As the Israelites prepared to leave Egypt, the Hebrew text of Exodus 3:22 records one of the divine commands in words that the King James Version understood in this way: “But every woman shall borrow of her neighbor… jewels of silver, and jewels of gold.” Through their actions, the Israelites “spoil” the Egyptians. The same or similar wording occurs twice in this week’s Portion, at Exodus 11:2 and 12:35-6. Almost all English translations of the mid- and late 20th century have changed the wording in these passages, from “borrow” to “ask of” (or something similar). Among newer Jewish versions, in which “borrow” is sometimes retained, the alternate rendering is occasionally noted, but not discussed.
How different it was for earlier Jewish translators, especially those in England! The traditional King James rendering was perceived not only as erroneous, but as pernicious, dangerous, anti-Jewish. We see this in representative statements from editors and translators. For example, Selig Newman, a Jewish translator from the 1830s, comments:
The remarks of J.H. Hertz (1913-1946), chief rabbi of the British Empire, echo those of Newman:
There is a tendency on the part of many modern scholars to dismiss a worry such as this as irrelevant or, worse, silly. After all, if we have little concern with the implications of the older translation, why should it have been the cause for so much alarm among earlier generations of translators and commentators? But we should take the time to notice this seemingly isolated historical “oddity.” Although 19th-century England is not nearly so distant from 20th-century America as the latter is from ancient Israel, nonetheless all sorts of presuppositions separate us from individuals of that century. Only when we have understood the contexts in which the older translators operated can we appreciate their reactions.
When looked at in this way, such renderings serve as invaluable representations of their communities, their fears, their values and ambitions, their self-perception and their evaluation of the “outside world.” During much of the 19th century, British Jews were seeking social and civic equality; the Jewish community also was engaged in internal and institutional developments of its own.
Within this context, we can understand what motivated these Jewish translators: They were especially concerned to remove from their English versions (since they could not change the Hebrew text!) any possible inconsistencies, to say nothing of outright contradictions. With equal or even greater vehemence, they sought to extirpate any expression that would suggest character flaws on the part of biblical personages — especially when their actions had divine sanction behind them.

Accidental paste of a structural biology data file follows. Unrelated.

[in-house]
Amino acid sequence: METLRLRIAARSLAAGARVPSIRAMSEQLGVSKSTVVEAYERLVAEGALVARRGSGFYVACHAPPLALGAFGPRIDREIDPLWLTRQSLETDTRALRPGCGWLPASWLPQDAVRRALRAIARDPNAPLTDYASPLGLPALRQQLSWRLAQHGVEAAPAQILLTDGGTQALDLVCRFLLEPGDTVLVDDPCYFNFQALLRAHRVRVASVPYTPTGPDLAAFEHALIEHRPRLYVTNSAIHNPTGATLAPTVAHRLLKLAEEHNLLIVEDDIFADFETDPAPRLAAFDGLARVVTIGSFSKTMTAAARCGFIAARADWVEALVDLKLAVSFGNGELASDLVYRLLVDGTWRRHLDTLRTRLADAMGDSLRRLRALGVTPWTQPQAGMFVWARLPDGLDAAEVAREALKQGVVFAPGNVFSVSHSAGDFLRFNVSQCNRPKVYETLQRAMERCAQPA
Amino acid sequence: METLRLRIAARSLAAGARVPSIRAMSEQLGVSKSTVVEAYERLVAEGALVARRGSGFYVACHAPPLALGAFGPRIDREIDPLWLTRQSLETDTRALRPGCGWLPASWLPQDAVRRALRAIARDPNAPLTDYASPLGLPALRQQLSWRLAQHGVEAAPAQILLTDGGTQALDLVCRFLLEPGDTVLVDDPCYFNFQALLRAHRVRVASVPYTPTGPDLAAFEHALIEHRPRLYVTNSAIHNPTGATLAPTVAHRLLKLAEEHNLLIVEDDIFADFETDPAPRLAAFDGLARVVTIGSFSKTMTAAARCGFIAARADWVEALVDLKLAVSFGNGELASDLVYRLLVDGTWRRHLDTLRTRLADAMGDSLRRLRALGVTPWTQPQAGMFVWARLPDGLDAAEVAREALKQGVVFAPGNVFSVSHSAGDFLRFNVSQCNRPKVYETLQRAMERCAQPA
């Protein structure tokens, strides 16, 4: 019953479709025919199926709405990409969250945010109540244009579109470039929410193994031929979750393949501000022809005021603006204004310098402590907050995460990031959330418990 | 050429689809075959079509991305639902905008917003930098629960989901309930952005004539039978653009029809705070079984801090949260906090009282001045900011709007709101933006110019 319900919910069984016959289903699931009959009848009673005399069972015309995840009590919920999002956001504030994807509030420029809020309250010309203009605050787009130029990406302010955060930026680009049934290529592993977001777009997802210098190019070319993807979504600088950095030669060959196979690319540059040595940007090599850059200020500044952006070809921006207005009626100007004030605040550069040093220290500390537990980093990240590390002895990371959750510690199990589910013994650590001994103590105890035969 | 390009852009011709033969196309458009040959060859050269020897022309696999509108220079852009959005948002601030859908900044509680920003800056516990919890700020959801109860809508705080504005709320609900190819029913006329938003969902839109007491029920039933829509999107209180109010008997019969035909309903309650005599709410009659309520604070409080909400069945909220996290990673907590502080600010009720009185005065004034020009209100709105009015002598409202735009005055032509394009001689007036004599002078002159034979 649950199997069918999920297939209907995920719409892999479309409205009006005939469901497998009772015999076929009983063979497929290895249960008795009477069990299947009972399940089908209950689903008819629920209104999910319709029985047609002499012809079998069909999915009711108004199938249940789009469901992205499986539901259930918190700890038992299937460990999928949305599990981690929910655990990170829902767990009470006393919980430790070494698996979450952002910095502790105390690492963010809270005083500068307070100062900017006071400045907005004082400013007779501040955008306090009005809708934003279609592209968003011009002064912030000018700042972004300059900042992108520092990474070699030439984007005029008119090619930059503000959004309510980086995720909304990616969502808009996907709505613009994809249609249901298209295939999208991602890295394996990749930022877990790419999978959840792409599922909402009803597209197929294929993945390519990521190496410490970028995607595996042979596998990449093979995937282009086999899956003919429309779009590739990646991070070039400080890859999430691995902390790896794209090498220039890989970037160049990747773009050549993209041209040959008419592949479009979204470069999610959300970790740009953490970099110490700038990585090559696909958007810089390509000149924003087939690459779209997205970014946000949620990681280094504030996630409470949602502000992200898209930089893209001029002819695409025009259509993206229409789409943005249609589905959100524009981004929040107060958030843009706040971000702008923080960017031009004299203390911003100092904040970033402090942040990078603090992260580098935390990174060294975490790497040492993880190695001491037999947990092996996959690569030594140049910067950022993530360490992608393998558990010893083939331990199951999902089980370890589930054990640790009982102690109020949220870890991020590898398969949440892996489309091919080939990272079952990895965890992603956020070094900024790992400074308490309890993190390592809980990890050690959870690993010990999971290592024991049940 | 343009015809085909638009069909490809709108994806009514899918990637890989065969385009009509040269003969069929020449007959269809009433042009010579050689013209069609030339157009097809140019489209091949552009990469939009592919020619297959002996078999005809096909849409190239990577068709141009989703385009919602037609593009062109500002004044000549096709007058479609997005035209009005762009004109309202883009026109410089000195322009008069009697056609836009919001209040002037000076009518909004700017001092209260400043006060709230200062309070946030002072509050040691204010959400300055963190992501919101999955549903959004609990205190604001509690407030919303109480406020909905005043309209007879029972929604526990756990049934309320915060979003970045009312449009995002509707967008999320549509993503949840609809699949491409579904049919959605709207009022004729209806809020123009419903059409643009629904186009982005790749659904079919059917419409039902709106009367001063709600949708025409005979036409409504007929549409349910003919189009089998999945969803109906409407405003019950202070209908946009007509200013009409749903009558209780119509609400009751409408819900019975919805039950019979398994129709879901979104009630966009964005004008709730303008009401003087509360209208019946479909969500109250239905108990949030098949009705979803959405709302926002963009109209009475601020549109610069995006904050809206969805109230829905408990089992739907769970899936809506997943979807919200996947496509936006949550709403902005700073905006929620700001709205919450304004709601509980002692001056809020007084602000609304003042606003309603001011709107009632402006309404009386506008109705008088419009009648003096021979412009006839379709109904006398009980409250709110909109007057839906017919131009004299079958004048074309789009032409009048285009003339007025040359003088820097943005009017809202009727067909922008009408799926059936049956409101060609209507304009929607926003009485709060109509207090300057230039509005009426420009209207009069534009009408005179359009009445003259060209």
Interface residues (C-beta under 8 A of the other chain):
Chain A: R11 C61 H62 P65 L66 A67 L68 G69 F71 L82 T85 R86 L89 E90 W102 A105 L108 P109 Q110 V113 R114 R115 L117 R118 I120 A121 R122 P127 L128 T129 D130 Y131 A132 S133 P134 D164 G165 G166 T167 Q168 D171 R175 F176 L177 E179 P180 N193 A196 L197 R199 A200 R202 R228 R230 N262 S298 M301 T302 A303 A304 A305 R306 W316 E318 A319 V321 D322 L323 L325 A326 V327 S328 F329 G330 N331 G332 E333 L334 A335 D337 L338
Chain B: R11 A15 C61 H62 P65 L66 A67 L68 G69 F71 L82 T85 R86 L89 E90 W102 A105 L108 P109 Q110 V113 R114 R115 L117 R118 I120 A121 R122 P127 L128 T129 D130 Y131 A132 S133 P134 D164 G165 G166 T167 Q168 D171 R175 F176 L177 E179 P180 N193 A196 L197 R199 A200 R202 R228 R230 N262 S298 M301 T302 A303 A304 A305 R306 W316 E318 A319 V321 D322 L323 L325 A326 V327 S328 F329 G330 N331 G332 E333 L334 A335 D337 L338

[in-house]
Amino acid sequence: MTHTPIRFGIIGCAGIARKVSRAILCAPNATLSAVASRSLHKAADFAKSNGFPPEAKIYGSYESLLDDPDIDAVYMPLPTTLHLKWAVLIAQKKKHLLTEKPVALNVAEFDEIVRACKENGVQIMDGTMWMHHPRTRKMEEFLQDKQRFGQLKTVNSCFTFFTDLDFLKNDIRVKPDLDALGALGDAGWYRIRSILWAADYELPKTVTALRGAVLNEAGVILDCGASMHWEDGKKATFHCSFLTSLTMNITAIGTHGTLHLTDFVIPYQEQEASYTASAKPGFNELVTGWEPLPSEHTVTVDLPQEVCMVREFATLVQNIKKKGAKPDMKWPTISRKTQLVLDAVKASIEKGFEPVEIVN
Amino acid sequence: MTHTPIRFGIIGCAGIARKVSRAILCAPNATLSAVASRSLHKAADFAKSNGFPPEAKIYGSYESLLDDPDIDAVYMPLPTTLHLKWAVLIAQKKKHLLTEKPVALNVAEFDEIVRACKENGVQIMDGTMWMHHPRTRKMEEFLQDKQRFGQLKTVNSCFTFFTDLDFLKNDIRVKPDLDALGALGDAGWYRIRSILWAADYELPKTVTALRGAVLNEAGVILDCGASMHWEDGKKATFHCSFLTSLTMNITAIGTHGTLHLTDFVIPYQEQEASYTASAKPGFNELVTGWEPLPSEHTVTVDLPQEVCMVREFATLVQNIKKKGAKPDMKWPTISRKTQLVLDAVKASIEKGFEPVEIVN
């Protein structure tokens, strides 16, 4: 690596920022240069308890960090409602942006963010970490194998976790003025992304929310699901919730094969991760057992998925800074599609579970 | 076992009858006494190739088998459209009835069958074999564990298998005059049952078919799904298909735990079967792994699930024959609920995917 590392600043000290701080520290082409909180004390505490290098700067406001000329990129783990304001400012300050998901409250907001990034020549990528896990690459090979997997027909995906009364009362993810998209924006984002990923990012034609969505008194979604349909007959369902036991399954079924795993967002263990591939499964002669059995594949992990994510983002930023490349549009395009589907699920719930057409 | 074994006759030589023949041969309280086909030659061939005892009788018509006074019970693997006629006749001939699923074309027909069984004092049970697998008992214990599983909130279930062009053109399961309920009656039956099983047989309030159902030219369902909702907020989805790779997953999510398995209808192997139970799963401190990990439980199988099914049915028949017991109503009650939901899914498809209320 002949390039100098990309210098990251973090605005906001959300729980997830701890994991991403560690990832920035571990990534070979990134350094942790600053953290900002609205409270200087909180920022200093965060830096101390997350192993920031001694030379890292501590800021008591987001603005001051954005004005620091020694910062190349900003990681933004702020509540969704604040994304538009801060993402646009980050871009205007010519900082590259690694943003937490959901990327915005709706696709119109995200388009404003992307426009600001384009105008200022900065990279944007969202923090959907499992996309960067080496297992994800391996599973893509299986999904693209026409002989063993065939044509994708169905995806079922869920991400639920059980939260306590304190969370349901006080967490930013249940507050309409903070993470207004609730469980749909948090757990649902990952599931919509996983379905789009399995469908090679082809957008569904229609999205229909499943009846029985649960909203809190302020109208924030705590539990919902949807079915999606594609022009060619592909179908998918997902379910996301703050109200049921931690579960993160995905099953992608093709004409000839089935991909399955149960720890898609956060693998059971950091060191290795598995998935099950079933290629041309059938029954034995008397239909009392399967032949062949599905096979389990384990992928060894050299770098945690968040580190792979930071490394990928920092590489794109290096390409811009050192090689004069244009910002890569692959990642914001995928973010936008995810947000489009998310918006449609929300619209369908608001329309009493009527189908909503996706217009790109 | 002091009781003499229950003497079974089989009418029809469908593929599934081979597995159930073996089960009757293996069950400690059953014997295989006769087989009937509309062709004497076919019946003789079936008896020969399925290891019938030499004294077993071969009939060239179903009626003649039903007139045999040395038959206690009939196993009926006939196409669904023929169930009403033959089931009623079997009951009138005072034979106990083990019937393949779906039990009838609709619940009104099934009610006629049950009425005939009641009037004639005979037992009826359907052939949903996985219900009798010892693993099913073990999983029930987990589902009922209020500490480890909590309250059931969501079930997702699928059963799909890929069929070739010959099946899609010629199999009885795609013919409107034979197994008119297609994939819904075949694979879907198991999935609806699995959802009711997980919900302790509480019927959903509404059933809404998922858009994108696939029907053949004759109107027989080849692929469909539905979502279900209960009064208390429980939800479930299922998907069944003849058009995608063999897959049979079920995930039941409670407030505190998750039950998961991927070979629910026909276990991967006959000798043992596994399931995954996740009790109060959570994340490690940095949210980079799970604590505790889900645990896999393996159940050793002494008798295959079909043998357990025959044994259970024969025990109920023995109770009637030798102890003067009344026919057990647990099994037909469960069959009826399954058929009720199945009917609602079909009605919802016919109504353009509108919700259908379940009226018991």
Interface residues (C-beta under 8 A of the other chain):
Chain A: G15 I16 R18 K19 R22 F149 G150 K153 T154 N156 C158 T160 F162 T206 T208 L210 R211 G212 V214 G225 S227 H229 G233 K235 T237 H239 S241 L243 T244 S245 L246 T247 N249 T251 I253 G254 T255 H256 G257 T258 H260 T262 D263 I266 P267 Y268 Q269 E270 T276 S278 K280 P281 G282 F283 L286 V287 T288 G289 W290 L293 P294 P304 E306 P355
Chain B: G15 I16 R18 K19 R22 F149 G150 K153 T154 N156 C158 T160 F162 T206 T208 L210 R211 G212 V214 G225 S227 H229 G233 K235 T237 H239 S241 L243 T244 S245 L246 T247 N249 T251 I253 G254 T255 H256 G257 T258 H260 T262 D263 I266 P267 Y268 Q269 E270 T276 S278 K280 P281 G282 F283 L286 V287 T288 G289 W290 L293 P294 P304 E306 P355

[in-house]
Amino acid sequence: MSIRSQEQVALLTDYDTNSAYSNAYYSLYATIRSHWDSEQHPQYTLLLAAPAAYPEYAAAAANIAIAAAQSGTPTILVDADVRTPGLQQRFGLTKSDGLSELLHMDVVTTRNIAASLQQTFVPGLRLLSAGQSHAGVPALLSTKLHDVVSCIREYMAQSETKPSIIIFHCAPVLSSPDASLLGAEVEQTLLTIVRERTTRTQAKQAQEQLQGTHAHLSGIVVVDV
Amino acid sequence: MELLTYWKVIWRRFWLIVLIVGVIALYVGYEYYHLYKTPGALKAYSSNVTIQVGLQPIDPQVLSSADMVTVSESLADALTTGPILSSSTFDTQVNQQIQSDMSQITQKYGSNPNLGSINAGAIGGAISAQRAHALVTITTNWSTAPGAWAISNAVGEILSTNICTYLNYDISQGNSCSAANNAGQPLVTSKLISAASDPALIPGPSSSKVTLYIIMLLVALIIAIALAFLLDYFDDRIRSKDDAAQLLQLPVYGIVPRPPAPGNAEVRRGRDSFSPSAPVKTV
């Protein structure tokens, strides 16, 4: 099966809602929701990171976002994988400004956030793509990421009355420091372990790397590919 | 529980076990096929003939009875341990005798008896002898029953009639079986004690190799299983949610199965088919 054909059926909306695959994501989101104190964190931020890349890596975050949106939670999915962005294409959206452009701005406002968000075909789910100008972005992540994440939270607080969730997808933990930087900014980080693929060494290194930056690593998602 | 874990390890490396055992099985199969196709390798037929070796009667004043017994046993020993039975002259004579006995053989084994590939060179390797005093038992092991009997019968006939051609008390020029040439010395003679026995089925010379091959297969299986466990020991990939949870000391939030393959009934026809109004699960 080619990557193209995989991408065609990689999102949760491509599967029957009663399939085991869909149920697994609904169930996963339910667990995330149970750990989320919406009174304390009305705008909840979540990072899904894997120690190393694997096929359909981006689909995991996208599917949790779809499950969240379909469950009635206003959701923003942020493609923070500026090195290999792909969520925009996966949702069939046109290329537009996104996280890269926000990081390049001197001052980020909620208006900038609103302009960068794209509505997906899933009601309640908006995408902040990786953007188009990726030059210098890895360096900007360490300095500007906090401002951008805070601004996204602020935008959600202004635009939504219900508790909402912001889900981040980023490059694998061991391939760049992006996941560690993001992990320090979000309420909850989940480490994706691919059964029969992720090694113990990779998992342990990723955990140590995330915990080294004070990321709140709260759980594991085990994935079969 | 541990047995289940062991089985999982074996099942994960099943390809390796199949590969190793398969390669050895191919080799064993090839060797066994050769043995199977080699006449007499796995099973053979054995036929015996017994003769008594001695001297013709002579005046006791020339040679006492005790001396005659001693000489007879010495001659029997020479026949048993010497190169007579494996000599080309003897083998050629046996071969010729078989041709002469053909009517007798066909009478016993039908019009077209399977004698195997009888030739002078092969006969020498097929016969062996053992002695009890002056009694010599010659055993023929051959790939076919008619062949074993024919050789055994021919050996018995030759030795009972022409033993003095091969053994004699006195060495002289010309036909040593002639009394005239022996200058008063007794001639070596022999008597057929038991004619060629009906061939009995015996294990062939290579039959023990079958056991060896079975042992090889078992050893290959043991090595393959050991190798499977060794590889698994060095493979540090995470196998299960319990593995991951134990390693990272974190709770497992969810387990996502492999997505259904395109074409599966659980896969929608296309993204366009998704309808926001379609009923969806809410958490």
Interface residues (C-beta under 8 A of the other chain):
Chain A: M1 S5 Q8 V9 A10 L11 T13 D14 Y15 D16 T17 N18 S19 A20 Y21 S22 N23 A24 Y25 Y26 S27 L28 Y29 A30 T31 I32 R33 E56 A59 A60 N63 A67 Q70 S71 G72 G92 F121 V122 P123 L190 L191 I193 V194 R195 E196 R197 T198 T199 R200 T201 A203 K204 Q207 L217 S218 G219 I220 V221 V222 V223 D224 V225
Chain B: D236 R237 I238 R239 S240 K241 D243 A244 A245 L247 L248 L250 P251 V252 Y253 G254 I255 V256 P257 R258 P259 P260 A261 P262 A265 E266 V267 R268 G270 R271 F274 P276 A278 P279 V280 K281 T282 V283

What was at stake, in the view of these translators, was the sanctity of the text and the safety, perhaps even the survival, of their fellow Jews in a society where they still labored under many social and legal impediments. In the hands of their enemies, a shifty Jacob of the Bible could easily foreshadow a shiftless Jacob from London’s East End, and Israelites who pretended to borrow from the Egyptians with no intention of repaying could become blood-sucking moneylenders.
We therefore may conclude that a fairly obscure biblical reference loomed larger than we might have expected for British Jews a hundred or more years ago. Beyond its value as a historical and cultural footnote, is this truly relevant to us today? Alas, it is. As reported by the media worldwide in 2003 — see the December 2003 edition of Bible Review, for example — an Egyptian jurist, relying on just these passages, was preparing a lawsuit against “all the Jews of the world,” who, in his opinion, were responsible for absconding with the equivalent of more than 1,000 trillion tons of gold during the Exodus. This jurist apparently is willing to amortize this debt over a millennium, so long as cumulative interest is calculated and paid.
For those seeking to discredit the Book, or the People of the Book, there is no concept of a statute of limitations. Mistranslations continue to haunt us.
Leonard Greenspoon holds the Phillip M. and Ethel Klutznick chair in Jewish civilization at Creighton University in Omaha, Neb.